Green light for fare hike
Despite the empty wallets of city straphangers, the MTA board intends to OK unprecedented fare hikes and service cuts Wednesday.
It's really unbelievable that they are going to do this, said Xxendraa McQueen, 25, of Far Rockaway. How are people going to travel?
State lawmakers failed to come through with a bailout for the MTA's $1.2 billion deficit, leaving the agency with little choice but implement its doomsday plan:
Fare hikes of at least 23 percent beginning June.
Eliminating and reducing service on six subway lines
Twenty percent more crowded trains.
Axing 3,000 jobs through layoffs and attrition.
The plan is all but guaranteed to pass Wednesday, as only one out of the 17 voting board members has expressed intent to descent.I don't even know how I'm going to make it, said Wanda Gordon, 58, a postal clerk from the Bronx.
More than 2,300 straphangers wrote to Albany leaders to pass a package of new funding for the agency. Today, transportation advocates are holding a mock MTA Call-A-Thon in Union Square today to flood Albany with angry calls.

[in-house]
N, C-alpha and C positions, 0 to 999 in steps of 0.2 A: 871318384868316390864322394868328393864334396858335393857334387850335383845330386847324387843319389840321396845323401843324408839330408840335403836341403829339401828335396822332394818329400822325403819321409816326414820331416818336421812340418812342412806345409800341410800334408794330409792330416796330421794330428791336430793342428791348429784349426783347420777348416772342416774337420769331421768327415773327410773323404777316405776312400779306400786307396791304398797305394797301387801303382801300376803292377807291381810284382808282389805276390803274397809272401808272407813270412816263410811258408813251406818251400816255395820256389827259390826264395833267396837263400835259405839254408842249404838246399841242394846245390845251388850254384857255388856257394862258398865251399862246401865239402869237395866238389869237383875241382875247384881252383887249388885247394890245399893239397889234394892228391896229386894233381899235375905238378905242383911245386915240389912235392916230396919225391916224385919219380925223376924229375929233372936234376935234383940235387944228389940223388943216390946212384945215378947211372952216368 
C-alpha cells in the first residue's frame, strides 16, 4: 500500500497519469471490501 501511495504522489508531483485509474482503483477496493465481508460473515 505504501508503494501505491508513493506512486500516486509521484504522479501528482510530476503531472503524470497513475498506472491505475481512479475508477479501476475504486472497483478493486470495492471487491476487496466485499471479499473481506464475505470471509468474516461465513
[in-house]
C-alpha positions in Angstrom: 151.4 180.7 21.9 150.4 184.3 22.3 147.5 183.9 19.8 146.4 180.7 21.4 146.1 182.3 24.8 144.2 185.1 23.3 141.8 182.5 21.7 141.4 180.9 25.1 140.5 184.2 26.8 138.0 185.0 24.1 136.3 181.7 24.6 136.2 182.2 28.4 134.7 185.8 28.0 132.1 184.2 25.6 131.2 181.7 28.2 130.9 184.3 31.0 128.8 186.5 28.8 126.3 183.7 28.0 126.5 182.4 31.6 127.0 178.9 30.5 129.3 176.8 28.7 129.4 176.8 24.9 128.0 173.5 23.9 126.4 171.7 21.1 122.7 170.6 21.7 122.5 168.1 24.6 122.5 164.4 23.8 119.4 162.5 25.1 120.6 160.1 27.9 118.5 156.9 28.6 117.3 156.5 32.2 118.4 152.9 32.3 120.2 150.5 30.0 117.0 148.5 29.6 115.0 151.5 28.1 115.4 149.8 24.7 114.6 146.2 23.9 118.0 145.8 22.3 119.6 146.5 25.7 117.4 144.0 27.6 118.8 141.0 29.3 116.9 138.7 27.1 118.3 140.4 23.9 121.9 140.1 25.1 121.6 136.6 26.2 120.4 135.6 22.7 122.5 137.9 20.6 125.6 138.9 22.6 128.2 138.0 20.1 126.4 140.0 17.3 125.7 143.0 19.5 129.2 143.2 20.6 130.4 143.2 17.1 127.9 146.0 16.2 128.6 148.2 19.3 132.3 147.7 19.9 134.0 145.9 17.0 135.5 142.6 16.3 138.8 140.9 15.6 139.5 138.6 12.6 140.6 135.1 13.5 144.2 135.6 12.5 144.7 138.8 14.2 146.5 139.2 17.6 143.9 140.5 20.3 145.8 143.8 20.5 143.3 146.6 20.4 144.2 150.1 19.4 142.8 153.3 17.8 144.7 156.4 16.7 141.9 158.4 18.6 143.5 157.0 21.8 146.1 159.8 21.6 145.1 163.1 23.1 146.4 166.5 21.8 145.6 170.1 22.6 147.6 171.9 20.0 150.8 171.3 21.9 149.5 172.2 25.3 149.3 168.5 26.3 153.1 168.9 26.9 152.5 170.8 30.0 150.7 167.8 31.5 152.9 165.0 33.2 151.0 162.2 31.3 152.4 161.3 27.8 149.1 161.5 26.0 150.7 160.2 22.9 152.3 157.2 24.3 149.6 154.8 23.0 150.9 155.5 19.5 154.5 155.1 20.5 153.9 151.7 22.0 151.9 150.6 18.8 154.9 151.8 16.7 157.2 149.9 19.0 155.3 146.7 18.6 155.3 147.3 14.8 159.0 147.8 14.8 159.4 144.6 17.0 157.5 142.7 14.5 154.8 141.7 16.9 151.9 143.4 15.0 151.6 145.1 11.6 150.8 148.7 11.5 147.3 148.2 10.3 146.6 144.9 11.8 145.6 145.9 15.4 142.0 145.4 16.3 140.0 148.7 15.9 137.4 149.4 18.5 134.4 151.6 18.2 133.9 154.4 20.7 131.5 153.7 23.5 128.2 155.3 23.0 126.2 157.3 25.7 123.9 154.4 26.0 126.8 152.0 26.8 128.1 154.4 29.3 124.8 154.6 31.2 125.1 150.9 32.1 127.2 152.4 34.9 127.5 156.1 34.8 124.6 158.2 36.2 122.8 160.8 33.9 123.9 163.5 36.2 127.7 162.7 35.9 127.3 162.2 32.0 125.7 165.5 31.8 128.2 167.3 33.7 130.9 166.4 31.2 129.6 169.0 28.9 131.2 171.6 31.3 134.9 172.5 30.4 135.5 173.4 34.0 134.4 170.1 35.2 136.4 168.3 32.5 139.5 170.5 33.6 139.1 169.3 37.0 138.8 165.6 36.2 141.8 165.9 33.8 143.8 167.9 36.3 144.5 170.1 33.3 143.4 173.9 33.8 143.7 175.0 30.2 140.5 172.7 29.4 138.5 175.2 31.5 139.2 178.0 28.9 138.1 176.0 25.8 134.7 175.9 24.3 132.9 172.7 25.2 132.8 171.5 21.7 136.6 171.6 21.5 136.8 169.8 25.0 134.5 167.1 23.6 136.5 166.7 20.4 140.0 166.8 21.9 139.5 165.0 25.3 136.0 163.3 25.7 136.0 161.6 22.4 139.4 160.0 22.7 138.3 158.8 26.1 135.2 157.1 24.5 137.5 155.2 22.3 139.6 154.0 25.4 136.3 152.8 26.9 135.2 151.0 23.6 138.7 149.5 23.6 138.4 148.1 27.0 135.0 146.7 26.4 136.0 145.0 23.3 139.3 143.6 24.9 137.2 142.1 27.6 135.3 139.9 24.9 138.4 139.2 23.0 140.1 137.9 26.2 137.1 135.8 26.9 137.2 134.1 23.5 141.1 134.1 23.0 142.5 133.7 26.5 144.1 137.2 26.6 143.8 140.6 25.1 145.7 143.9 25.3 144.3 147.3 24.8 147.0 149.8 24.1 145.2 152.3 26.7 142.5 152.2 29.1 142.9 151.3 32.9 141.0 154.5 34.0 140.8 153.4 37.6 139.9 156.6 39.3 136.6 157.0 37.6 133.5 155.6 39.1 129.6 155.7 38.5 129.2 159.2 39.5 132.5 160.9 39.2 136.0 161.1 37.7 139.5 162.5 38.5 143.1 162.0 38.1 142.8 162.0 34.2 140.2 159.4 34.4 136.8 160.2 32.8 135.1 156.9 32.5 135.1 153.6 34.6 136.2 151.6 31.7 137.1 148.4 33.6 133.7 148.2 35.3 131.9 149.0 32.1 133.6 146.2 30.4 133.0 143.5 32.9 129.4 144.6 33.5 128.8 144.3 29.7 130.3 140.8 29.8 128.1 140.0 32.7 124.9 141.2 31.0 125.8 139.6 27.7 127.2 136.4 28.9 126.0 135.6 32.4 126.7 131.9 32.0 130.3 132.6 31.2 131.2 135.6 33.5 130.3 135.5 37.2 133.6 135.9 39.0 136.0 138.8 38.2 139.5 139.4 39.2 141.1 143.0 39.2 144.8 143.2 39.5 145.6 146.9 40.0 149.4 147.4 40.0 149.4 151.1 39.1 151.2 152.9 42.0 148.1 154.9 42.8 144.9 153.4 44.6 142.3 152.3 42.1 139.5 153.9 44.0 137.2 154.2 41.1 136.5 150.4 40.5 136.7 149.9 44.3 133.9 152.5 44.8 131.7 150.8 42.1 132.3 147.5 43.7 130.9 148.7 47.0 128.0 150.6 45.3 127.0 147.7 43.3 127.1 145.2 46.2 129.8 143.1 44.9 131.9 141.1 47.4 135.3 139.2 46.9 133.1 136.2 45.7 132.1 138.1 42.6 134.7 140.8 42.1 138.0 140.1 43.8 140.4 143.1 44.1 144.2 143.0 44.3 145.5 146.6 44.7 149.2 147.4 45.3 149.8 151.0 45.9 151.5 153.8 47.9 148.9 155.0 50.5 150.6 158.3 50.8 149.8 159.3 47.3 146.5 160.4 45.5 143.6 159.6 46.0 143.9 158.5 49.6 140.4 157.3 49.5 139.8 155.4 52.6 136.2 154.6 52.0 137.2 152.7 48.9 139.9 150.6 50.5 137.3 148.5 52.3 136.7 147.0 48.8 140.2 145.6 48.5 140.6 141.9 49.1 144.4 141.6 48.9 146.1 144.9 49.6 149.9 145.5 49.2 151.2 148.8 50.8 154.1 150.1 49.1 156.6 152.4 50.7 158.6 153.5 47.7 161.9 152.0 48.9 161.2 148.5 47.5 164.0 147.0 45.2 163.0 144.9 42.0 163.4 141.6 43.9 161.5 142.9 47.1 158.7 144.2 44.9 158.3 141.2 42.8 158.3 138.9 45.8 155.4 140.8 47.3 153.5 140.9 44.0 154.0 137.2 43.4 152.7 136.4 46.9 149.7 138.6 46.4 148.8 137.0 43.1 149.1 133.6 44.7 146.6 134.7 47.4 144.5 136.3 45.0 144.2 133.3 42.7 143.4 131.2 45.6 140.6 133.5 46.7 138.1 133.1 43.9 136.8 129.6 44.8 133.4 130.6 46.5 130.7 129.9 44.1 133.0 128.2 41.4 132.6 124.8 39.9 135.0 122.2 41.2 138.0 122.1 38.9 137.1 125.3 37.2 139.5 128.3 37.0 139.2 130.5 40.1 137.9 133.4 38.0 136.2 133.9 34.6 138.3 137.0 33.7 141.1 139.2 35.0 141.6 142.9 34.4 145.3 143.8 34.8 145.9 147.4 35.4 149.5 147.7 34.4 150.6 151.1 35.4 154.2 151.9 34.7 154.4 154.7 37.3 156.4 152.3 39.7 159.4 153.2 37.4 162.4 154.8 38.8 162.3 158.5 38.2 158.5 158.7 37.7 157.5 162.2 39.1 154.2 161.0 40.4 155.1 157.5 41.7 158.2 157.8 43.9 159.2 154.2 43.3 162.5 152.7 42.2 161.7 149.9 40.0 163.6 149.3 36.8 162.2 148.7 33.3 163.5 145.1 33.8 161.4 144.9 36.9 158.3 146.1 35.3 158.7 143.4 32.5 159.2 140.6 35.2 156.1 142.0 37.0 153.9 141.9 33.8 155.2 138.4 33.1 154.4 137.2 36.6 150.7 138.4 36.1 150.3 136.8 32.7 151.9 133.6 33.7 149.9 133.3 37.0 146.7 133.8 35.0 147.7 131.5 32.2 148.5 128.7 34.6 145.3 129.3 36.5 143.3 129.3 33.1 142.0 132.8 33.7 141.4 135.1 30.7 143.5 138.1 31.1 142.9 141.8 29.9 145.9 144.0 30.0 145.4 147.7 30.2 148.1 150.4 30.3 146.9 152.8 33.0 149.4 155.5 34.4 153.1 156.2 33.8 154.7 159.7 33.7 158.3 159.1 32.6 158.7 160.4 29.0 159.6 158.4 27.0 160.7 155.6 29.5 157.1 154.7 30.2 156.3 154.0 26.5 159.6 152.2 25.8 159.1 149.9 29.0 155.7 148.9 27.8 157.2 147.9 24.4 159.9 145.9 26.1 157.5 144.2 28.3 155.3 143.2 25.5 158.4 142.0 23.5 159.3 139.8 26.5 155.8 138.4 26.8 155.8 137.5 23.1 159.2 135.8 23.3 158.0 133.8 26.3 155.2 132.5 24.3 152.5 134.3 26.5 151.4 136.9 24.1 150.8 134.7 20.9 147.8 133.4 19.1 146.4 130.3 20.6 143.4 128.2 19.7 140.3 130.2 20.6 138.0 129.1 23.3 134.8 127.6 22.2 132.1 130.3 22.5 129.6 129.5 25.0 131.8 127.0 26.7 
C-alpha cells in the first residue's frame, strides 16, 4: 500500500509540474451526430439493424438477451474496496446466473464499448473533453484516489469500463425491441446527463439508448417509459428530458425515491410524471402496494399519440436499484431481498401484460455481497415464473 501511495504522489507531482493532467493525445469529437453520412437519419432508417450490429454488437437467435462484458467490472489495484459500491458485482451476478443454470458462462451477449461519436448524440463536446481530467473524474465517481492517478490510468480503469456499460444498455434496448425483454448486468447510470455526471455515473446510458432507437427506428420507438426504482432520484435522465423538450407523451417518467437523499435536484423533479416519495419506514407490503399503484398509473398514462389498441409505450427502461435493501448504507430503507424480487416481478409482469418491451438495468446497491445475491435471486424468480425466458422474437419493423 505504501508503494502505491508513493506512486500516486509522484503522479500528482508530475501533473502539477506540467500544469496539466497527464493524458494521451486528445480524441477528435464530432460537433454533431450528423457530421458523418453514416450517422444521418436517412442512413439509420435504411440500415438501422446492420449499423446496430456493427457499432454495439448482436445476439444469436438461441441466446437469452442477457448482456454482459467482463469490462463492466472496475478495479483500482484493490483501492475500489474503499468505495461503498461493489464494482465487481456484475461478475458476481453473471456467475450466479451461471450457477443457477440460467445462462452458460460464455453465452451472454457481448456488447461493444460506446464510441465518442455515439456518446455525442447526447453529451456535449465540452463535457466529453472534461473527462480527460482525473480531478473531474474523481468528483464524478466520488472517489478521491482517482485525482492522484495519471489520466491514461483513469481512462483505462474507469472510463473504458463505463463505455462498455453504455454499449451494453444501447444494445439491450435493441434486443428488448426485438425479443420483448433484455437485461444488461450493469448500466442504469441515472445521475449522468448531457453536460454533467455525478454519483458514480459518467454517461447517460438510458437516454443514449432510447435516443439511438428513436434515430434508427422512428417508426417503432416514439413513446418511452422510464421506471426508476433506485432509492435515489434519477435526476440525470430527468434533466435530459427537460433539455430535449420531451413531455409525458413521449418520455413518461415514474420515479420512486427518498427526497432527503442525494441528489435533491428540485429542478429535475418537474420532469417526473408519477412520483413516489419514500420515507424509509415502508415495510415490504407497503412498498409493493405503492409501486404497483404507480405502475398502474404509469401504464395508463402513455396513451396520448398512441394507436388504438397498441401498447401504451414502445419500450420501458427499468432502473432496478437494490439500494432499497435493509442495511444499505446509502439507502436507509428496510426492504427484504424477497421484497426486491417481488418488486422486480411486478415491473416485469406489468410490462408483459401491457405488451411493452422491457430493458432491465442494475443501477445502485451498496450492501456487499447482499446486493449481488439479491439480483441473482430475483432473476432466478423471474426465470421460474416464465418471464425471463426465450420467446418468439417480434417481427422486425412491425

Assembly Democrats and Gov. David Paterson supported a proposal for bridge tolls, a payroll tax and an 8 percent fare increase, but the Senate Democrats couldn't muster enough votes.
On Tuesday, Albany leaders were working furiously on the state budget, not the MTA. And its unlikely theyll return to the bailout until the budget is passed in the coming weeks.
The vortex of the state budget has taken over, said Gene Russianoff, of the Straphangers Campaign, who met with Albany leaders yesterday.
The MTA could reverse the hikes and cuts within a week or so if the state comes through with new cash for the agency. But negotiating a compromise bailout is looking like a long, painful process, Russianoff said.
It will be weeks, to months, to never, he said.
Melinda Hsia contributed to this story